A creative writing on a doctors schooling...

Essay by malichCollege, UndergraduateA, January 2004

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Pre-med in college today means mainly nothing more than a word. Students are forced to take classes that are not related towards their major what so ever. "Why is this?" one would say. Is it because we want our future doctors to be so called "well-rounded"? "Well-roundedness" comes from Ohio states approach of students for graduating. Ohio Northern wants us students to take other classes that we aren't even the slightest bit interested in. So Doctors might be "well-rounded", but why cram thirty-hour quarters into medical school when we could disperse a lot of those hours into college curriculum. Suppose the doctor you're seeing is "well-rounded" and has received all "A's", but he doesn't recognize how to treat your illness. Then you could end up in pain, or even die. What good is that? I say forget the "well-rounded" idea and start our future doctors off learning what they need to know as soon as possible.

I spoke to a family friend and Doctor, George Seese, and he stated "Apprenticeships are good, but there are just some things you don't learn in apprenticeships that you would learn at medical school. Things such as respect for patients and better understanding for the purpose and reasoning behind things." He also said that it does in fact seem that a lot of jobs such as doctors are leaning towards on job training. One he stated was a physician's assistant, because they follow and do what most doctors are called to do and then learn from them.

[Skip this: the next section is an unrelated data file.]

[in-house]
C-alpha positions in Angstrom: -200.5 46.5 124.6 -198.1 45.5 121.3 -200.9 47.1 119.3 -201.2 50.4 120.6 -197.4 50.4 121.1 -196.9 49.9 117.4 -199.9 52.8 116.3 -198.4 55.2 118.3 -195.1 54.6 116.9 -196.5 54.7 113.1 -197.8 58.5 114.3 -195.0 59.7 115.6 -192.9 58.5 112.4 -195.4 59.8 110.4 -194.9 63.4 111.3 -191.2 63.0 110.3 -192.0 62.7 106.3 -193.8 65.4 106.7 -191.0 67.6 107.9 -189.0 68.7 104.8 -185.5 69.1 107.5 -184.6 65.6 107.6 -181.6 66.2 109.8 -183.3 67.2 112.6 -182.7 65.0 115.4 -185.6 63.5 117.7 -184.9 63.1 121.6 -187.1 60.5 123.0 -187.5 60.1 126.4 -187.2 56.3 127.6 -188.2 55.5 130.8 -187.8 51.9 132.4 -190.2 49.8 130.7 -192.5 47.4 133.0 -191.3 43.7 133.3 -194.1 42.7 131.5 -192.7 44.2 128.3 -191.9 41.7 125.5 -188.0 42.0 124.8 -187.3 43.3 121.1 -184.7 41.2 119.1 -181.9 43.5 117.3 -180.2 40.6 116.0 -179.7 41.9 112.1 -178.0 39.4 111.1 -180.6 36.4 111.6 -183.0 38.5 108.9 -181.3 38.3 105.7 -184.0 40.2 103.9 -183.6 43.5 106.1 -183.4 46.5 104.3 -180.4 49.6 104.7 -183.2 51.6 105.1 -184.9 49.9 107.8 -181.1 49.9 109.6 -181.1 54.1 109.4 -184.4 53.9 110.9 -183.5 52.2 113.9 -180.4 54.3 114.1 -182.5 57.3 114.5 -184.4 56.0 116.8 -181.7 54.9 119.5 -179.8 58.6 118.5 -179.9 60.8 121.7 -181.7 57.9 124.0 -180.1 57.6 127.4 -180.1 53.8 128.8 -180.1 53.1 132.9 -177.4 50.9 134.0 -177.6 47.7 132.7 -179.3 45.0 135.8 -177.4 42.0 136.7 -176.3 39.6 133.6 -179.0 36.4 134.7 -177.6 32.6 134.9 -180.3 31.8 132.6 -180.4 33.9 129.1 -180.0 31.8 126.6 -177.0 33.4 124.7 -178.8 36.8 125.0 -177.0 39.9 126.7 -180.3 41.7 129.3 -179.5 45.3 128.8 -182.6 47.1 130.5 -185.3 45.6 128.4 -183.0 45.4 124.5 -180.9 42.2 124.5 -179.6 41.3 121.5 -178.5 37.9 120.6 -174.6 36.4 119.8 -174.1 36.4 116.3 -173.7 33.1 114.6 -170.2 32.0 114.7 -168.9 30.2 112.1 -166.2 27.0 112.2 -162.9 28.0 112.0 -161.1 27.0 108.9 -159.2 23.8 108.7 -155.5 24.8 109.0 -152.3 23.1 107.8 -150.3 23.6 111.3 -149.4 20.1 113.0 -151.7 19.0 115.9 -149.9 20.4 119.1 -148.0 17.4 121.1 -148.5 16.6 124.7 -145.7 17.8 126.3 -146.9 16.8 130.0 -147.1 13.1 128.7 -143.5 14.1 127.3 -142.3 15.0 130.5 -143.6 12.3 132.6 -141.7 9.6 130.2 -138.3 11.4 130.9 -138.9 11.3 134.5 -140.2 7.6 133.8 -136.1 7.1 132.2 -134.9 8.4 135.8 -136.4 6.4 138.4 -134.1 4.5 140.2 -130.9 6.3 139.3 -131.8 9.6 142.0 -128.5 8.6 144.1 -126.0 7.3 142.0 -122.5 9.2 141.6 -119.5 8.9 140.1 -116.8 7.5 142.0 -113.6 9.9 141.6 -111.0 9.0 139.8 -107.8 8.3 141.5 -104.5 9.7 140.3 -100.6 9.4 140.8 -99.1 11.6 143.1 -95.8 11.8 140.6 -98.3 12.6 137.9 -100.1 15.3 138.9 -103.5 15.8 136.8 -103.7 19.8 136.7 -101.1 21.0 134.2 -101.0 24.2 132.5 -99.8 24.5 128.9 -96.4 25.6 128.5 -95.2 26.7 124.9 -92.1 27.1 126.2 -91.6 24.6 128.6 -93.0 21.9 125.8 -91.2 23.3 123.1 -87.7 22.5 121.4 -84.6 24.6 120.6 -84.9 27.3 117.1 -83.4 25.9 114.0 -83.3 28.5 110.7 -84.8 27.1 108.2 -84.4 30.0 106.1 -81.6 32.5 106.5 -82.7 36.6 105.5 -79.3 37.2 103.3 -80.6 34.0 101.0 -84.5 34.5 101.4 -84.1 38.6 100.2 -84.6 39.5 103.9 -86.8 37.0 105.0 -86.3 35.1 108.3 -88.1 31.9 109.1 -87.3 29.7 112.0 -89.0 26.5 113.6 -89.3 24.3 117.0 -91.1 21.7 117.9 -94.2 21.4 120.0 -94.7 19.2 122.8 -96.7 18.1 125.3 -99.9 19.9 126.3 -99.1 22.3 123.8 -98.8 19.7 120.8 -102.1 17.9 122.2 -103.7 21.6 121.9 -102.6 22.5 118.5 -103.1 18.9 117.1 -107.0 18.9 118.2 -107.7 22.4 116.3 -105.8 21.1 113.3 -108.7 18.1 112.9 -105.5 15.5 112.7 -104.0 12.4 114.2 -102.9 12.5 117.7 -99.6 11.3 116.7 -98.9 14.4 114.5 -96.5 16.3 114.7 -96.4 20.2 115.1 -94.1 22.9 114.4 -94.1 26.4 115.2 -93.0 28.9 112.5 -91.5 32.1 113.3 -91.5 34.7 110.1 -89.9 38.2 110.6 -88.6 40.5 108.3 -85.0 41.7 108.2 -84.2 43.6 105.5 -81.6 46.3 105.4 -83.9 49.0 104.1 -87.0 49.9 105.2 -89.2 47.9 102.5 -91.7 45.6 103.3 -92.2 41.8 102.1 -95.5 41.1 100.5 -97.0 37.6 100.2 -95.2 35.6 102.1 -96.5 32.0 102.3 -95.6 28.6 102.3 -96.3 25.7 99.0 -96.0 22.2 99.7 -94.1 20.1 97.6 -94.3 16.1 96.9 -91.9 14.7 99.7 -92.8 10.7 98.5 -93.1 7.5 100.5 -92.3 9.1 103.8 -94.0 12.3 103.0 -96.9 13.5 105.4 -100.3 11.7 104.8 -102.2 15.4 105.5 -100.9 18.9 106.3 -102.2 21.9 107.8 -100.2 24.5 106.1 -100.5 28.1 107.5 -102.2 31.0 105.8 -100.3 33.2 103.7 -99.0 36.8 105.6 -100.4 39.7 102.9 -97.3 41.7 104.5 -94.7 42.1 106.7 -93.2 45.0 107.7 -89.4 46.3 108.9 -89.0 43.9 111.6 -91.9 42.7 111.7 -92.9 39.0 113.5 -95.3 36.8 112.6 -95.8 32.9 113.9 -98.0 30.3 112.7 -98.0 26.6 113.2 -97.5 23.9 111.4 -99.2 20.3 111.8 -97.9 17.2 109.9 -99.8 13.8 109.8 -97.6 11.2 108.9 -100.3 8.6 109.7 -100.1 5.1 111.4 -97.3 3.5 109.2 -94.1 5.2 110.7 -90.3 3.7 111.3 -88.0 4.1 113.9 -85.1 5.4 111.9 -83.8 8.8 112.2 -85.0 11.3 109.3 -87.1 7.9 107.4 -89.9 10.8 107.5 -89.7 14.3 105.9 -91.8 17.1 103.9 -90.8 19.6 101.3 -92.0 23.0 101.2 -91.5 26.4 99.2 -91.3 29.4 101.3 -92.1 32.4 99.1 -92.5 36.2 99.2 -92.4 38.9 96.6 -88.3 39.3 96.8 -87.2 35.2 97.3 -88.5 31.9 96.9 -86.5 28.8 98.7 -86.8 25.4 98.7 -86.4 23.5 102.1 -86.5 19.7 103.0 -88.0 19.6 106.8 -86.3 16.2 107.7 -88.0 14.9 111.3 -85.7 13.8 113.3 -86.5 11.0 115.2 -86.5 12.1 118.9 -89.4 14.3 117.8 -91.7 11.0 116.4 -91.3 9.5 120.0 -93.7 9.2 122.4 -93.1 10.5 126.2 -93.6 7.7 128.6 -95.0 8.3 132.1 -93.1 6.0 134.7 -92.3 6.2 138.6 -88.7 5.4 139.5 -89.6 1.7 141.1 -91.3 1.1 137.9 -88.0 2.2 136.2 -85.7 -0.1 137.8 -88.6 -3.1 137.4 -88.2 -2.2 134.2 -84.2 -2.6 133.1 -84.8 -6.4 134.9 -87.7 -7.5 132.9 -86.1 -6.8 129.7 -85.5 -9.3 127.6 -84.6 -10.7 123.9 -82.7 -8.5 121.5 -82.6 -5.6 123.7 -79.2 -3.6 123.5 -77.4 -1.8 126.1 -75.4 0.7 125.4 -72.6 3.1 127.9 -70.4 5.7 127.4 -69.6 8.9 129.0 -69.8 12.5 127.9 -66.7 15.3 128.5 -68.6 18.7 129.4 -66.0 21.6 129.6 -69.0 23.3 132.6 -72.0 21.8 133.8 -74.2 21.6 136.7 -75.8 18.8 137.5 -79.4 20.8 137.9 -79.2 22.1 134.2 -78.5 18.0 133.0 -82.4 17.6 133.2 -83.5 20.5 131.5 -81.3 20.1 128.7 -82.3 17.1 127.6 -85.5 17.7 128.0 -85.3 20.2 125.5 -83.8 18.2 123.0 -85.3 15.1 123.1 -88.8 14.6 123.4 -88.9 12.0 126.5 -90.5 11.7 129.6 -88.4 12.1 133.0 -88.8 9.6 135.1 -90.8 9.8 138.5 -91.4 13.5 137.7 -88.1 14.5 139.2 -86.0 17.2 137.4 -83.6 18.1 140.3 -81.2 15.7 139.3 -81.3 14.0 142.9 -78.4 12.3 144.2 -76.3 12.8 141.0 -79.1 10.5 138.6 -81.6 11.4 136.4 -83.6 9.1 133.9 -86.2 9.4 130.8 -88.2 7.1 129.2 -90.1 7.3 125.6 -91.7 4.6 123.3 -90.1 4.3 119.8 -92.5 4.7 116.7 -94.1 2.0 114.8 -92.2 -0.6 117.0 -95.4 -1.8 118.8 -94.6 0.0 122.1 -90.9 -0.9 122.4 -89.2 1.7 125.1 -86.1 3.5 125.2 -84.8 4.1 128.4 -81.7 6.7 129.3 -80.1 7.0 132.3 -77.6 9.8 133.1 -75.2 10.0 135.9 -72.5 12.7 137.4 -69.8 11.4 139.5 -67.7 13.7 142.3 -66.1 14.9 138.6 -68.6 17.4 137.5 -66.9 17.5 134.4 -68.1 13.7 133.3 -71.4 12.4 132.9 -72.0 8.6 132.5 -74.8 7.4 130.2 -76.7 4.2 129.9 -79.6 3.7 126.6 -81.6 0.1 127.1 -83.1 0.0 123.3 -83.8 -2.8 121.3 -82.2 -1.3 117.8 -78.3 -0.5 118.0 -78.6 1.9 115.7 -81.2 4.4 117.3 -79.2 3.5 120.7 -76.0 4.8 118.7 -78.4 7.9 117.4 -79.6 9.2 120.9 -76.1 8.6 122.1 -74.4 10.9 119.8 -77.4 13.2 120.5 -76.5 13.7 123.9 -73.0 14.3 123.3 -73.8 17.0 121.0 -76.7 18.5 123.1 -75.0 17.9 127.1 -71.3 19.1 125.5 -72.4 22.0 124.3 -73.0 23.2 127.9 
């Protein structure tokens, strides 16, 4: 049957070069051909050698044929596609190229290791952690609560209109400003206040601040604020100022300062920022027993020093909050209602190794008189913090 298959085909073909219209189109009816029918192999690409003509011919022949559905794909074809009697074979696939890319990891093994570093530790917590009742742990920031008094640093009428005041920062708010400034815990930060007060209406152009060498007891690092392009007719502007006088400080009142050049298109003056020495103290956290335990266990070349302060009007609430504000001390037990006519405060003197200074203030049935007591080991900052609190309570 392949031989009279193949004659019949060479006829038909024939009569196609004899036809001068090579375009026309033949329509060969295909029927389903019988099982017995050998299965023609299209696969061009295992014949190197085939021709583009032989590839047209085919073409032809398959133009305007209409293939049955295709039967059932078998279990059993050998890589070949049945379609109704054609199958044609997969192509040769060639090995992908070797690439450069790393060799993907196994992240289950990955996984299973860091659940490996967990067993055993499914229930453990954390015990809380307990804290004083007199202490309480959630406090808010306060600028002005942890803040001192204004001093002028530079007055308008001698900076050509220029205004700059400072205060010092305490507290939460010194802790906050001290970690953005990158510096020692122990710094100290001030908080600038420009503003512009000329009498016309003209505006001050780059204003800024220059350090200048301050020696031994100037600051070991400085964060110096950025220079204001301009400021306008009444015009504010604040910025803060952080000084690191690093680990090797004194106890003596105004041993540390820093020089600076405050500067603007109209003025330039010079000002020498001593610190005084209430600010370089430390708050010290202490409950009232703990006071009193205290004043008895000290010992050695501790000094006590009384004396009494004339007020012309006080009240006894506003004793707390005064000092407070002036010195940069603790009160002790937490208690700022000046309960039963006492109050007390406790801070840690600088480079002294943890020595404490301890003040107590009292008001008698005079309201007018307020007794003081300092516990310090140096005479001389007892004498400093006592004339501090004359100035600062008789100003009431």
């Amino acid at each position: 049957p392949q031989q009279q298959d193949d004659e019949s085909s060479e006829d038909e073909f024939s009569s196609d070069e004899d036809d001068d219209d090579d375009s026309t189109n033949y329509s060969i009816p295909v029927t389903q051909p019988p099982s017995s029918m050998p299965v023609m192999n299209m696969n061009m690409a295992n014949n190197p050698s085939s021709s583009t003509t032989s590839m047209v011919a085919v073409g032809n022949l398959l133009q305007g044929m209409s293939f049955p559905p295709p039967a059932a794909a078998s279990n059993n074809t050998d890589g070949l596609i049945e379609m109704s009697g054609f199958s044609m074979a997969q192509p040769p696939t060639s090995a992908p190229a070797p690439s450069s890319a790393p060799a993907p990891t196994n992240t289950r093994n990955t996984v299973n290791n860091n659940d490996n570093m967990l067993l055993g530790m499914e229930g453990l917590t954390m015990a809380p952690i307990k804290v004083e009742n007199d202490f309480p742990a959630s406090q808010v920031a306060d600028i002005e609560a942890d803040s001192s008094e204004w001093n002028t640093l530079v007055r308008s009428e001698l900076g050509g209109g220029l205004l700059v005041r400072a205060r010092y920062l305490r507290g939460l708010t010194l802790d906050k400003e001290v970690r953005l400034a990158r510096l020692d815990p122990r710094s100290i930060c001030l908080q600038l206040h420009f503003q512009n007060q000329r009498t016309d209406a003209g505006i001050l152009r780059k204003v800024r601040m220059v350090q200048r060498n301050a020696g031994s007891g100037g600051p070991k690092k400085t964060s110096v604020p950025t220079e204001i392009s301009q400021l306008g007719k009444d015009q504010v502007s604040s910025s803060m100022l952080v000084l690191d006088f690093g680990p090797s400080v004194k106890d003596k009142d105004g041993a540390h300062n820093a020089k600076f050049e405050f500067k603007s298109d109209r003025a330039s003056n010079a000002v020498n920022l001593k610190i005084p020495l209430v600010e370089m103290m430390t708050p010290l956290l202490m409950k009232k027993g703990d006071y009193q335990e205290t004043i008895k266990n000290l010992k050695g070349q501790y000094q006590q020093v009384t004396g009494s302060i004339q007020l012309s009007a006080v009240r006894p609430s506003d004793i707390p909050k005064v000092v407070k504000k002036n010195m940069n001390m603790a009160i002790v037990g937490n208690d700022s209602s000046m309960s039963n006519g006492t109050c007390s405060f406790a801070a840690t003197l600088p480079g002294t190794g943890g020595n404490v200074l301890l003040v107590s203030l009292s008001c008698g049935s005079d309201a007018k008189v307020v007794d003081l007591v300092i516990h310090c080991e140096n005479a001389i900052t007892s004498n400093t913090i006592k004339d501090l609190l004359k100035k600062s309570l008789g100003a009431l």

Why shouldn't doctors be taught more about medicine and health care earlier? For instance when they're in college. This will allow less cramming of material in such a short span of time during medical school, but is this approach even very pertinent? Another option other than...